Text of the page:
Consider focusing your efforts on making thoughtful contributions to the most relevant topics – you do not need to respond to every discussion within a group.  Ensure that your comments are adding value and presenting your company in a positive manner.

5.  Remember the basics of social media. While participating in social media can be beneficial to sales professionals, it is important to respect it as a communications platform.  Don’t abuse it as a way to push a sales pitch.   Remember that social media is a two-way conversation, and ensure that your actions are providing value.

6.  Offer guidelines for effective use. Sales and marketing management should consider holding training sessions or developing guidelines on how to effectively use social media as a sales tool.  In addition to providing guidelines on how to create accounts on relevant social media sites, you can offer examples of demonstrated best practices for utilizing social media resources for professional use.  It would also be valuable to emphasize the importance of spending the right balance of time on it, and demonstrating how it can be a powerful tool in the sales process.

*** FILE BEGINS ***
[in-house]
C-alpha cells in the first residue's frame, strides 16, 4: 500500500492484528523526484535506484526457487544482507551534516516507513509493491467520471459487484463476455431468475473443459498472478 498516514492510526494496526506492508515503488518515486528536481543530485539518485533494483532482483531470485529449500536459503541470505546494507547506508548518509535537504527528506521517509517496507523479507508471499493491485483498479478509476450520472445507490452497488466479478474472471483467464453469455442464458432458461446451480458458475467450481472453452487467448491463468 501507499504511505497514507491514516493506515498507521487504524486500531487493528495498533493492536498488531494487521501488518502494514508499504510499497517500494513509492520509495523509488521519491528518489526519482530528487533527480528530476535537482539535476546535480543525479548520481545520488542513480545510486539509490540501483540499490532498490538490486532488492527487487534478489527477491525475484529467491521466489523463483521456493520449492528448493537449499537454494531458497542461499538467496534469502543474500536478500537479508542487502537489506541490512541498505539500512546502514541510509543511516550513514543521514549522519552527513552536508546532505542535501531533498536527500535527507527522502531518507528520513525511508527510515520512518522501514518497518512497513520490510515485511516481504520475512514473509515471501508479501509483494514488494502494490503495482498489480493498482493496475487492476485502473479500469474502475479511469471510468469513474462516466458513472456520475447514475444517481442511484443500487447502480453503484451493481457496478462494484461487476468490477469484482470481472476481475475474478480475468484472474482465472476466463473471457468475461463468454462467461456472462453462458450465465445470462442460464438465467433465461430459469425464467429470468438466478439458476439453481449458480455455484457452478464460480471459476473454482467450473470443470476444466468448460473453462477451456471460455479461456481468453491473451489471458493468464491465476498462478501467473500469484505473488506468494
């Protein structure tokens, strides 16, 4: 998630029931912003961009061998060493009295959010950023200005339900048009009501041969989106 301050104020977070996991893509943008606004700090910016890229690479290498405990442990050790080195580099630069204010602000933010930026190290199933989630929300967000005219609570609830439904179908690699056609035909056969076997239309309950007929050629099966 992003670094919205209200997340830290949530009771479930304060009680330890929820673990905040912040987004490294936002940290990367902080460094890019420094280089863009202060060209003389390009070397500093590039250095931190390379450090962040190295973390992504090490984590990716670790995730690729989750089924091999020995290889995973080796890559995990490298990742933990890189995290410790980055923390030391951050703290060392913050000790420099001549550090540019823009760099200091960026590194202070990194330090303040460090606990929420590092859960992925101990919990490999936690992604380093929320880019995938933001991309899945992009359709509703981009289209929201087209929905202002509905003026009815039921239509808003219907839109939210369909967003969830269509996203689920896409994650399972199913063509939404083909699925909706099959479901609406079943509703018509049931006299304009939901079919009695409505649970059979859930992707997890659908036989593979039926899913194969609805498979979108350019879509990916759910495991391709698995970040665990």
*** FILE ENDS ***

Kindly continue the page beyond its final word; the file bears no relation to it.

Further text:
For businesses, social media offers an unprecedented opportunity to engage in conversations with their audiences – both customers and prospects.   Take advantage of social media tools to foster positive relationships with your clients and prospects, and to support your overall business goals.

Article by Angela Hribar

It’s About Product Positioning And Not All About Price!

I talk to Sales Managers at hotels on almost a daily basis and one of their most commonly asked questions is “What will it take for us to win this piece of business?”